Jonathon Long, Jonathon Long (Wild Heart)


Jonathon Long, the Baton Rouge singer, guitarist and songwriter formerly known as Jonathon “Boogie” Long, did his homework. After learning gospel songs in his early childhood, the teen-aged Long studied blues at jam sessions with Kenny Neal, Henry Gray, Larry Garner and two Slim Harpo band veterans, James Johnson and Rudy Richard. At 14, Long left school to tour with reggae and funk artist Henry Turner Jr. In 2011, he won Guitar Center’s King of the Blues competition, besting 4,000 contestants.

Long’s second album, 2016’s Trying to Get There, showed his expansion beyond blues. Now, album number three—a self-titled projected released by New Orleans blues-rock artist Samantha Fish’s Wild Heart label—sustains Long’s stylistic shift and dedication to songwriting. Classic rock, Southern rock, soul, blues and, perhaps by default, modern country, are all here.

Long’s new songs are good enough to be a source of material for fellow recording artists. His classic rock and Southern rock–leaning songs may be especially appealing to contemporary country acts.

Opening song “Bury Me,” a Southern-rock anthem, elevates the struggles of common men and women into the sphere of majesty. More social commentary appears in “Living the Blues,” a frank depiction of the drowning middle-class. “You’re either rich or you’re living the blues, trying to stretch each dollar to the last damn dime,” Long declares.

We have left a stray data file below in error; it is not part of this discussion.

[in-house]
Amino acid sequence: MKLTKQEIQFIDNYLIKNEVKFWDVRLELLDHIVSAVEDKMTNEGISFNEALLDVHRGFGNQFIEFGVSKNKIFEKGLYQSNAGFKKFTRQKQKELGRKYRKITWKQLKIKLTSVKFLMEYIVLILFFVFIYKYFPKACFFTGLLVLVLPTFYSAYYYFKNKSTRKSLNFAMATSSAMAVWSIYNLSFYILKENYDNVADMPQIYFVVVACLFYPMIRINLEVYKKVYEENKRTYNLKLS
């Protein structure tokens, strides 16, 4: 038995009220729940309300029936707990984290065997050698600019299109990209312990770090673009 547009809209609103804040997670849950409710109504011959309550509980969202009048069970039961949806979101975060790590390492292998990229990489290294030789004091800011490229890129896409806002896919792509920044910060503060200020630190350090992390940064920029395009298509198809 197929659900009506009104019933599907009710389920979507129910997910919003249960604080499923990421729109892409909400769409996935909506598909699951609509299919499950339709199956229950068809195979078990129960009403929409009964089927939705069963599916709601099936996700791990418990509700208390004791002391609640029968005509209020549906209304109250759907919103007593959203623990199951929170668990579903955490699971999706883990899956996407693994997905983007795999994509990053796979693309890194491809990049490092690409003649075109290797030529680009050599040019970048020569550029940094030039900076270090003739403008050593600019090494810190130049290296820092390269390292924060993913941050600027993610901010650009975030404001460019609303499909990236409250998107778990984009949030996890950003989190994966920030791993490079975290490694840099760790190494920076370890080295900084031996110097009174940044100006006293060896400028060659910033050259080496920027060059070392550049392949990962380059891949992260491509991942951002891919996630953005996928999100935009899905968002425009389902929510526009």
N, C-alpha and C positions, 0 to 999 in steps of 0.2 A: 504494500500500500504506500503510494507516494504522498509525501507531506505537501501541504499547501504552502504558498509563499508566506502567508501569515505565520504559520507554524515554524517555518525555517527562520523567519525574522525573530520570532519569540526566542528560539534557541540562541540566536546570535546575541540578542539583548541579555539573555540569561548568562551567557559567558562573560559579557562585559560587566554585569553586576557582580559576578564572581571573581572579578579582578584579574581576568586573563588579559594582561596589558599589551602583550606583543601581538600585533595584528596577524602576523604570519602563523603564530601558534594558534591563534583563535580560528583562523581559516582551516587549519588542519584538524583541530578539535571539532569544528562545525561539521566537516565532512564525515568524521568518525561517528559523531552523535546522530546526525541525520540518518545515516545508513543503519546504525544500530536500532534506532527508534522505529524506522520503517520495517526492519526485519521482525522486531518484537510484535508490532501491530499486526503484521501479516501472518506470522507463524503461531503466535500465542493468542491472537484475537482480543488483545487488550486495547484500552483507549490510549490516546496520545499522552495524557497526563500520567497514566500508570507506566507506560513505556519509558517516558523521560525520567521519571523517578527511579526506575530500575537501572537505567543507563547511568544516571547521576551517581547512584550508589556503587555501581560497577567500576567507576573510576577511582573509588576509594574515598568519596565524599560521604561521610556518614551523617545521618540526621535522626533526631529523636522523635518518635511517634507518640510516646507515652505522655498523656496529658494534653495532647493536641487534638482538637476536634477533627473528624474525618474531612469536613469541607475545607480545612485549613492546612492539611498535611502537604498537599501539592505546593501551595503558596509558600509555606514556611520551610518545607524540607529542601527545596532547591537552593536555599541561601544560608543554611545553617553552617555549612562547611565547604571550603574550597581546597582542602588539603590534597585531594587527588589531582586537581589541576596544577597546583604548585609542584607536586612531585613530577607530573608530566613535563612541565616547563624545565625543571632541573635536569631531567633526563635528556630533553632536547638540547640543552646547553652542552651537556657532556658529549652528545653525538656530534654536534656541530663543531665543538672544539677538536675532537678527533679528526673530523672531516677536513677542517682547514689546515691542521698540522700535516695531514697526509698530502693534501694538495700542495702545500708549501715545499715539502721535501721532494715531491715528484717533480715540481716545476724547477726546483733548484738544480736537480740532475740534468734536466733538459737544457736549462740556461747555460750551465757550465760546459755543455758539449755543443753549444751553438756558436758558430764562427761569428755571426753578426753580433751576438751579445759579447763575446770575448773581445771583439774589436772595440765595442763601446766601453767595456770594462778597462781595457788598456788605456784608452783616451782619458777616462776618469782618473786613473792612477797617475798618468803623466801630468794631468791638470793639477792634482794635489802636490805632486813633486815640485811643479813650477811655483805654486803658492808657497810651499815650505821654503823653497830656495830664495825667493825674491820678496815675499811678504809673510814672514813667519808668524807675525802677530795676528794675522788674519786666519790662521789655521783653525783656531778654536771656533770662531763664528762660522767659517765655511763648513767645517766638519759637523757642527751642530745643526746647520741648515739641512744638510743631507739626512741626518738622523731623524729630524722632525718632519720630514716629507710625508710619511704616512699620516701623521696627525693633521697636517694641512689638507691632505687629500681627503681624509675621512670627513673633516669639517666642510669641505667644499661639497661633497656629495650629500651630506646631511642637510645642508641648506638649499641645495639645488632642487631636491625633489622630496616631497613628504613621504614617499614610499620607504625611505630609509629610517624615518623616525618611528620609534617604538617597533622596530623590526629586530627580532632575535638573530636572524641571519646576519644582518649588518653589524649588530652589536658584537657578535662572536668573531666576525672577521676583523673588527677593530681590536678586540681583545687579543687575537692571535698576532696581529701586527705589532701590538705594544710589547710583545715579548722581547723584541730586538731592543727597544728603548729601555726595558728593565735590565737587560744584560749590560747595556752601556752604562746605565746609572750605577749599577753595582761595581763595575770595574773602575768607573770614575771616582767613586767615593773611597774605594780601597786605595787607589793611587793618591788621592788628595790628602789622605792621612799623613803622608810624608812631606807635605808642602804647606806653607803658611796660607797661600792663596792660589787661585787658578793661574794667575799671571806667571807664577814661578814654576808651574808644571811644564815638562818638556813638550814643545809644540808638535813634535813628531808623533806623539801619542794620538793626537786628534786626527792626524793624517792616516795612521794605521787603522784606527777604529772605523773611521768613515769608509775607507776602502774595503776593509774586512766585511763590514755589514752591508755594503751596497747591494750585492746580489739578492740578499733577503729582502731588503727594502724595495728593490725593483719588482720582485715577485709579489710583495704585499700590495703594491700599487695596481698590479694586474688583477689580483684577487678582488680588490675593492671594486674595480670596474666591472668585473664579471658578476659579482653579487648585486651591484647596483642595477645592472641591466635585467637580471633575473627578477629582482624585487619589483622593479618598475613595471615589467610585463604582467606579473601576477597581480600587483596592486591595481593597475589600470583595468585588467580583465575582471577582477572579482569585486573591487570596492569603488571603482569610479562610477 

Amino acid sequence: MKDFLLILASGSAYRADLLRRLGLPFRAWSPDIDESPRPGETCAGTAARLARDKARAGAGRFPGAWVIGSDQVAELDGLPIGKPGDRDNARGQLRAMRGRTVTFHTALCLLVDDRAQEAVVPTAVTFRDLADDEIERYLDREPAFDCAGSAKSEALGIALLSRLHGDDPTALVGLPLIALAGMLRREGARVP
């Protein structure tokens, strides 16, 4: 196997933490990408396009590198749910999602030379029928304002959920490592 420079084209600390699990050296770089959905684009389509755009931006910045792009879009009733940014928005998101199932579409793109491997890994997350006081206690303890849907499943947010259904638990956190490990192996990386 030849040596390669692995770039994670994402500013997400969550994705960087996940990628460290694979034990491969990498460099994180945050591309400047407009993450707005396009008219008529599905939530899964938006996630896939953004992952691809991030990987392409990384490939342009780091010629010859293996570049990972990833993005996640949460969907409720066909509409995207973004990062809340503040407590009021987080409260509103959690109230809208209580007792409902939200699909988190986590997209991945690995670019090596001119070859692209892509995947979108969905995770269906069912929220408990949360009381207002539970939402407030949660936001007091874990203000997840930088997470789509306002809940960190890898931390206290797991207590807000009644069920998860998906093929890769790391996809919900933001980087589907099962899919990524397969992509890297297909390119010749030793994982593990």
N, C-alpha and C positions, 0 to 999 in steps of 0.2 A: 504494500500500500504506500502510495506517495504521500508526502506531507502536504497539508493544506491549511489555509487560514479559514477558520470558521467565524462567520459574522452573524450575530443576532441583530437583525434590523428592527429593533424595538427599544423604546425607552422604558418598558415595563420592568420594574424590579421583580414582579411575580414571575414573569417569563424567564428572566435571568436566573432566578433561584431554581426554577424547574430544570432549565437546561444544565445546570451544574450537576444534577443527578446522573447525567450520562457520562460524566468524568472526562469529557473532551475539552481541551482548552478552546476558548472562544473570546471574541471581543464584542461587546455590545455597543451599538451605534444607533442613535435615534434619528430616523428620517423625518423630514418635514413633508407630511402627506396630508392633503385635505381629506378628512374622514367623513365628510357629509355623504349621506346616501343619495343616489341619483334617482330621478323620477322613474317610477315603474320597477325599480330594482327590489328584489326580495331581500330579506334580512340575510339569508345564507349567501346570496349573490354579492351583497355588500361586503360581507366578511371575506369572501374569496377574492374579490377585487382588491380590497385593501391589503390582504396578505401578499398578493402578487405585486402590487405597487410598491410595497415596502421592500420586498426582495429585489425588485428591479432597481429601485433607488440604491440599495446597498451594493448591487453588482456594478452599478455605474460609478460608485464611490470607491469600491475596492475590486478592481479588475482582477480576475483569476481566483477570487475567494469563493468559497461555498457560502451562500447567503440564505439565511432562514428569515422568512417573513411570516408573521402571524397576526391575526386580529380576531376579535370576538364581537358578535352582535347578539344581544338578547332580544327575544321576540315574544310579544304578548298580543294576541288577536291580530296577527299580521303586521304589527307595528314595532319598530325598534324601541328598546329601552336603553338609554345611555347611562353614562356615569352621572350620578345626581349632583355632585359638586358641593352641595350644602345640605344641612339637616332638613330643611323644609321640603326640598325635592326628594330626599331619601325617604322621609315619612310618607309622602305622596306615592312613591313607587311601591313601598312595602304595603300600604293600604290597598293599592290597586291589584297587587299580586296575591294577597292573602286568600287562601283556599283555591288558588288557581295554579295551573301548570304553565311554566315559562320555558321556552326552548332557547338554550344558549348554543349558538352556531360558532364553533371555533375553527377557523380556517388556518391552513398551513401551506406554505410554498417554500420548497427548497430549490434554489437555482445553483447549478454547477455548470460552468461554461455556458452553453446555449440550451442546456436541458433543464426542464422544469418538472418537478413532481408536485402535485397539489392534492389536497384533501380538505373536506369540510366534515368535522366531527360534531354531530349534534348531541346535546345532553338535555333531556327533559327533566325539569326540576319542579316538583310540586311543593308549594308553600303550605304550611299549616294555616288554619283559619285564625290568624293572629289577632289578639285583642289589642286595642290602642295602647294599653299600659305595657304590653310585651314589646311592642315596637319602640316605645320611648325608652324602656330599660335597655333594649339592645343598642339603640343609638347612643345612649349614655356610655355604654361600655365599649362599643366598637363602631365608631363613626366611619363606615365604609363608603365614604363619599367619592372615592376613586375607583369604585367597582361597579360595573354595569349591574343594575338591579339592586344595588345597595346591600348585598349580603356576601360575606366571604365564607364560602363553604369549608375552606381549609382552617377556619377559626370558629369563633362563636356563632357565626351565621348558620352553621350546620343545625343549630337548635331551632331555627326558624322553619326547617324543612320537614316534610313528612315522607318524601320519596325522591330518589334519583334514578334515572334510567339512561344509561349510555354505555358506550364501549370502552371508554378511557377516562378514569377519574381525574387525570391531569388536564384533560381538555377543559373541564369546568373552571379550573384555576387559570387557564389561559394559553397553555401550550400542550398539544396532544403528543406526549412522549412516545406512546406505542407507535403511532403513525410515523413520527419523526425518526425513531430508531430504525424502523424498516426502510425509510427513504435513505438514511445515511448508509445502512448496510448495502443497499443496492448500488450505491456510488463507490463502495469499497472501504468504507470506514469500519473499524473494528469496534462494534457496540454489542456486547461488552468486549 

“Shine Your Love,” a downhome, heartfelt homage to lost loved ones, is ripe for country radio. “Natural Girl” effectively inhabits the classic and Southern–rock territory of Lynyrd Skynyrd, Foreigner, Bachman–Turner Overdrive and Foghat.

Long and Fish, the album’s producer and guest star, venture into Memphis soul with “That’s When I Knew.” In “Pour Another Drink,” they conjure darkly humorous traditional jazz. But another stylistic departure, the Bruce Hornsby–ish “The Light,” suffers from overactive drumming.

Throughout Jonathon Long, the attention Long gives his vocals does his well-crafted songs justice—especially when Fish and Long sing a duet of Kenny Tudrick’s “The River.” It’s the only song on the album Long didn’t write. Given a grand production, “The River” sounds destined for arena stages.

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